I’d like to begin by stating that I do not automatically label Michael Jordan as the greatest NBA player of all time. While his Nike shoe deal put him on another planet in terms of marketing, his game is what separated him from so many of the greats. I do have him in my top four non-centers I’ve ever seen along with Magic Johnson, Larry Bird, and Kobe Bryant.
LeBron James is a great player and certain Hall of Famer. I just don’t believe he has approached Kobe Bryant, much less Michael Jordan and this article is a response to the many LeBron James “GOAT articles” that are out there. While there is a lot out there refuting the ‘LeBron James GOAT crowd’, here are just some reasons why Jordan is greater:
Scoring Titles – Jordan – 10, LeBron -1
When it comes to the playoffs, it’s a mismatch. Jordan has averaged over 40 points per game in an NBA record five playoff series (and nearly pulled it off against Cleveland in 1989). LeBron has zero. In fact, LeBron has four series where he shot less than 40% for the series (Jordan has 1).
Jordan also accomplished this before rule changes came along to make scoring much easier, yet still fared well at age 38 in that era as mentioned below.
The 1980’s and 1990’s were a much tougher era. Defense was better and teams were better. The 1990’s had the most teams that won 50 or 60 games in NBA history for a decade.
Despite that, Jordan’s Bulls defeated seven 60+ win teams (a record for a dynasty team in a decade) and 20 teams that had between 50-59 wins.
27 of the 37 playoff opponents Jordan faced had over 50 wins, while 18 of LeBron’s opponents (out of 37) had under 50 wins. Imagine what Jordan’s numbers would be if he faced LeBron’s competition. Jordan was guarded by Defensive Player of Year players in the playoffs several times – Sidney Moncrief, Alvin Robertson, Dennis Rodman and Gary Payton. (Rodman four times)
And don’t go for this ridiculous “Jordan never played against a zone” argument. First of all, Jordan was an MVP candidate at age 38 before his knee injury and it was against the legalized zone when he averaged 25.1 pts, 6.2 rebounds and 5.3 assists. Only Tracy McGrady averaged 25-6-5 that year in 2002.
Here’s a great video showing how much the zone was used against Jordan and here are a few quotes about this issue:
“Last season, Jordan had to overcome the harassment of zone traps and double and triple-teaming”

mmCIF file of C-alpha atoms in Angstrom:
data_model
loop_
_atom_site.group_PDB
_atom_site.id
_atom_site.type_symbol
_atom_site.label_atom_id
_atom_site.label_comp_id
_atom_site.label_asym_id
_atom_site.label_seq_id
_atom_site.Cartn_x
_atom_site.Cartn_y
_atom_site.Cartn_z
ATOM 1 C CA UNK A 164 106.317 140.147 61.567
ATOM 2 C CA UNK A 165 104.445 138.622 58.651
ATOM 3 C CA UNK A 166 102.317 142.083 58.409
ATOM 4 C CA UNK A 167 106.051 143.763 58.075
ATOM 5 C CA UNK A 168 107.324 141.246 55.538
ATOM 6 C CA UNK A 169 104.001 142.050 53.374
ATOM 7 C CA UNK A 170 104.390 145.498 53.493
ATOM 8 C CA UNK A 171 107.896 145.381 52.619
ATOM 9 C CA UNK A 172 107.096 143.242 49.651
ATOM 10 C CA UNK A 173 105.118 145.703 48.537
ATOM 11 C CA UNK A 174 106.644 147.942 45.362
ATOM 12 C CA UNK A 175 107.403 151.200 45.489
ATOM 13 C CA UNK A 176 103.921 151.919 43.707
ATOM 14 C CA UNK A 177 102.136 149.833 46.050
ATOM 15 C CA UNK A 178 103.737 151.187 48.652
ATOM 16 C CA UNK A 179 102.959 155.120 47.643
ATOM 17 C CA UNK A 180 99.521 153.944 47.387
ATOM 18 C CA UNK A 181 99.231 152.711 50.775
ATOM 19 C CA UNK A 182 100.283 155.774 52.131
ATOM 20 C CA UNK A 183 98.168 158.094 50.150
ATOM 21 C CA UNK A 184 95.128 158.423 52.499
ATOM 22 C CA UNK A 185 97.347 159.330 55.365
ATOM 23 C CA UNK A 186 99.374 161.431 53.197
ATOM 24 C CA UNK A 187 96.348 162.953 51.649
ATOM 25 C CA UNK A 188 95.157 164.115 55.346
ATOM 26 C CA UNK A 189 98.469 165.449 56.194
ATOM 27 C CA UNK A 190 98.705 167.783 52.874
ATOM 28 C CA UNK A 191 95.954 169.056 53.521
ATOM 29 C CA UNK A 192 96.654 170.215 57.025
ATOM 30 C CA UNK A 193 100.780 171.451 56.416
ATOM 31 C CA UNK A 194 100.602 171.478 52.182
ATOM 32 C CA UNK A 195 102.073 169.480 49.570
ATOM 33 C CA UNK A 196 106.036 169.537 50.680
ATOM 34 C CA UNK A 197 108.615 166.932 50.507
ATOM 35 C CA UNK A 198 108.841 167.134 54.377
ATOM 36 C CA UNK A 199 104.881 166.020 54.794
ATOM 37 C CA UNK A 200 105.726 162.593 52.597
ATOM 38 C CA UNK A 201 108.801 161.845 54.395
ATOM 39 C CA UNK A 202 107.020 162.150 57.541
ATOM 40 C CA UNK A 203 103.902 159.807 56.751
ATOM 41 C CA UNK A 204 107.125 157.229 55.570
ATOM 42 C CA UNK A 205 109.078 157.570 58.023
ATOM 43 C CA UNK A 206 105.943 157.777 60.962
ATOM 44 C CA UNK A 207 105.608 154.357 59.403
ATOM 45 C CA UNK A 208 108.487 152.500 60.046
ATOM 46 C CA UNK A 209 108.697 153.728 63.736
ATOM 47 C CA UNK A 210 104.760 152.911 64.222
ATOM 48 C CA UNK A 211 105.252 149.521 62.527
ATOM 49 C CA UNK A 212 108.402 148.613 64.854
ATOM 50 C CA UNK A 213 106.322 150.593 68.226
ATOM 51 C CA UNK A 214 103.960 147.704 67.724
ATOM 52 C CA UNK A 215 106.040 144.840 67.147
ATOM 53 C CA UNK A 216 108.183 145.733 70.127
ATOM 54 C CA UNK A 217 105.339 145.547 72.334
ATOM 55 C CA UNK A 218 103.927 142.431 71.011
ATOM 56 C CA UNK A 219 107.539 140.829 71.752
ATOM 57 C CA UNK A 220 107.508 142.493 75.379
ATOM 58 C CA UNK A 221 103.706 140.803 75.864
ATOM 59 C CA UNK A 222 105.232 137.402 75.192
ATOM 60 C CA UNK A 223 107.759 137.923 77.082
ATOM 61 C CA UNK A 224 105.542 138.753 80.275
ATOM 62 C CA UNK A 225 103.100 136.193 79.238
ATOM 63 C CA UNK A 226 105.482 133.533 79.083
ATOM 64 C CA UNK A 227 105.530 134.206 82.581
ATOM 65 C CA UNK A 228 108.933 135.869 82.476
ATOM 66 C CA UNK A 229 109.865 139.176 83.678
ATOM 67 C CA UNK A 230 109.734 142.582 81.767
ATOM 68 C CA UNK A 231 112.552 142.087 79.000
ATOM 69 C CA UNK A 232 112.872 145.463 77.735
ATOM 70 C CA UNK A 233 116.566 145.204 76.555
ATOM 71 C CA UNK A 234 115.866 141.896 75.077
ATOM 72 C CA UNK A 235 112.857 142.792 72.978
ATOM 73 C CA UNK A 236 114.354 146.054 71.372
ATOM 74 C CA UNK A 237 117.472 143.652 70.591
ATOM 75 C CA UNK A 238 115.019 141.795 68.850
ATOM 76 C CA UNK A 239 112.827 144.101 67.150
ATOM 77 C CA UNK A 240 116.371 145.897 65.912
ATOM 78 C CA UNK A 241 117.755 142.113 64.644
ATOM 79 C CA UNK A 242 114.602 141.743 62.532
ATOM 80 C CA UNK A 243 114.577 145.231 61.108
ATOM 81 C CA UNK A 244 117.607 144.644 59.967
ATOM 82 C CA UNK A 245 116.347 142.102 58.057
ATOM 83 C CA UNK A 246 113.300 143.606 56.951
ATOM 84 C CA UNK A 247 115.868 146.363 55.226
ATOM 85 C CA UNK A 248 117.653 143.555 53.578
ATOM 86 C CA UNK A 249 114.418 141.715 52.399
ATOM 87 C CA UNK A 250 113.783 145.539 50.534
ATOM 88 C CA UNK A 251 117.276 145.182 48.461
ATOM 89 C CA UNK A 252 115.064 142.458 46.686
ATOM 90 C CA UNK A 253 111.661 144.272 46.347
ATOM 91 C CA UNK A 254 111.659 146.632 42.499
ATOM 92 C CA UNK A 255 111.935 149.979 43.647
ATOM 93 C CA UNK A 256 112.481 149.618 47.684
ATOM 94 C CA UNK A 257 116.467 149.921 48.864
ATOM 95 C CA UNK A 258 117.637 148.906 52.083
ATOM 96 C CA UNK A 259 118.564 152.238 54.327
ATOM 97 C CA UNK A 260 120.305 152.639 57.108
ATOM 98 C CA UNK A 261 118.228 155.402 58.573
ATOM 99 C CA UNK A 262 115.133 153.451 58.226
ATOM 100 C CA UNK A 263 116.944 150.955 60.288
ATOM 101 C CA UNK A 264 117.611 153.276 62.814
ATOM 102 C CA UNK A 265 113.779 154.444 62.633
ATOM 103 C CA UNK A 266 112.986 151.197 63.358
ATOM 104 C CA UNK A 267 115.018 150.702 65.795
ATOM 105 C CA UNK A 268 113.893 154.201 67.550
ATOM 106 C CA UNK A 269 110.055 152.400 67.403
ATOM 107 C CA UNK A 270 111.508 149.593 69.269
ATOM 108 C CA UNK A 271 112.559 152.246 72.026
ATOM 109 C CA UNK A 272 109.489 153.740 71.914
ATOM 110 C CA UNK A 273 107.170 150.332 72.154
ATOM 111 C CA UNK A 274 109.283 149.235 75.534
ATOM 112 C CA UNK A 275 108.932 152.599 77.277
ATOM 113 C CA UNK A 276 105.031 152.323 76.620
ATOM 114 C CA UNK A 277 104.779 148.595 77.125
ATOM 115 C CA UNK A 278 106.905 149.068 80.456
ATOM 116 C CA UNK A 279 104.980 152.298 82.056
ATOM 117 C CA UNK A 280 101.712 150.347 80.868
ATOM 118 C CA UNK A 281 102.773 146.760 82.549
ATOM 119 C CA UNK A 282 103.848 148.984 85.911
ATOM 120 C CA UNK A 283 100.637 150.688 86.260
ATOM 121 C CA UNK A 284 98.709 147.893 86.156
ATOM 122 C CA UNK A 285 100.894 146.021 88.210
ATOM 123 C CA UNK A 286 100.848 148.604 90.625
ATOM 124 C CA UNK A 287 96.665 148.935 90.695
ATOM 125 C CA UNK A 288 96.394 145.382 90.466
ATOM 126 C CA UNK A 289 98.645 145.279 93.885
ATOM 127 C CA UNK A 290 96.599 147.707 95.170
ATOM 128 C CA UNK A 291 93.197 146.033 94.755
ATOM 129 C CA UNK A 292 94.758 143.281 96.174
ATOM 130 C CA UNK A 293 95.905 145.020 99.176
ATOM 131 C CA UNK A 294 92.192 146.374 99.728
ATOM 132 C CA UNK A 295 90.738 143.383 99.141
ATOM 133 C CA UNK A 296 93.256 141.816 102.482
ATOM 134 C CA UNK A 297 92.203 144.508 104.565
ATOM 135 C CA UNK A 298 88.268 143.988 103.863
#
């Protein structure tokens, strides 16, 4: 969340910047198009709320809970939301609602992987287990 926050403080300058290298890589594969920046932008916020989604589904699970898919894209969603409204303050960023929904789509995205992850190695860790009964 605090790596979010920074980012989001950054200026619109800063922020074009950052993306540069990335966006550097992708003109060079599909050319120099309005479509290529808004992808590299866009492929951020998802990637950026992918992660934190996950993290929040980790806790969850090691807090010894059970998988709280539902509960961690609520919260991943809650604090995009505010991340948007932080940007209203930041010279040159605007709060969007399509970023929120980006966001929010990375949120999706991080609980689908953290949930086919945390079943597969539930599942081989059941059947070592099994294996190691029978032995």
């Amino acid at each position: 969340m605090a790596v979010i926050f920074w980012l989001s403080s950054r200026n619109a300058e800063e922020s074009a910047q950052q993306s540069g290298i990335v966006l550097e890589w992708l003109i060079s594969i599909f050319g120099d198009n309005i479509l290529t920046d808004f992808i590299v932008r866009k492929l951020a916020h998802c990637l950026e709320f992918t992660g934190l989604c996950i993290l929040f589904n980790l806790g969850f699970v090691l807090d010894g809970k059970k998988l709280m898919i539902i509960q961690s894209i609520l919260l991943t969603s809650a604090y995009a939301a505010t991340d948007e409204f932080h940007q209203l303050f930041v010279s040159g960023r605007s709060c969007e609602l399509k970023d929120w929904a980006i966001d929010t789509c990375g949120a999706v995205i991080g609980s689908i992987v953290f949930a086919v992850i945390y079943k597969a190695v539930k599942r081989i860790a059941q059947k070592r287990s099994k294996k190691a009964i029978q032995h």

– New York Times, 1987
“They`ve used zone traps; they`ve put two, three and sometimes four defenders on him”
– Chicago Tribune, 1987
“My concerns are that more teams are going to the trap, ‘which ultimately ends in a zone defense… I noticed that Chicago has adopted a half-court that L.A. has been using so successfully and it ended up in a zone defense”
‘When you play New York, you have to prepare yourself because they have so many different traps.”
– Chuck Daly, 1988
The assumption that zone defenses are not played in the NBA is false. The rules allow for full-court zone pressure, and because defenses are permitted to aggressively double-team the ball anywhere on the floor, teams play de facto zones in the frontcourt,too. To one degree or another, every NBA team uses some type of zone.
– Sports Illustrated, 1990
Utah plays the best zone in basketball. They play a 2-1-2 with five guys with a foot in the paint 90 percent of the time.”
– George Karl, 1996
“Zone was always in there. It just weren’t called. It was always in there”
– Wilt Chamberlain
All-Defense First Team – Jordan nine times, James 5 times
Steals Titles – Jordan three time winner, James zero times
Jordan won the 1988 Defensive Player of the Year during a time where it was much more difficult to win that award due to the amount of great defenders.
Jordan played great defense in all six of his NBA Finals appearances.
LeBron James allows his opponents to increase their scoring averages in the Finals (see Tony Parker in 2007, Jason Terry in 2011, Kevin Durant in 2012, and Andre Iguodoloa in 2015)
This really isn’t close. Jordan locks down his opponents, while James struggles.
1993 East Finals and The 1993 Finals were great examples of this. In the East Finals against New York, the Knicks had the Bulls reeling until Jordan was able to score 54 against them in Game 4, then a total team effort ended New York’s 27 game home winning streak.
In the 1993 Finals, Game 6 looked like a lost cause as the entire Bulls team, minus Jordan went cold. Jordan scored all nine points in the 4th to keep the Bulls in it and then was able to get his open teammates involved to win the game on John Paxson’s three. Watch the footage on the bench. It was Jordan keeping everyone together, telling everyone not to panic.
LeBron James has great difficulty showing up in the 4th quarter of tight games, especially in the Finals. When his teams hit adversity, he disappears many times, something we never saw from Jordan. Leaders don’t disappear when they’re needed the most. (more on this below)
LeBron James turns the ball over way too many times at critical junctures in games. He has two playoff games with 10 turnovers and has 177 turnovers in the Finals compared to 99 for Michael Jordan.
LeBron James led both teams in turnovers in 2017 (22), 2016 (31), 2014 (19), and 2011 (24). He was his team’s turnover leader every time except in 2012.
Here’s a list of game-winners from Michael Jordan.
He repeatedly came up huge to close out a game, even in the playoffs and Finals.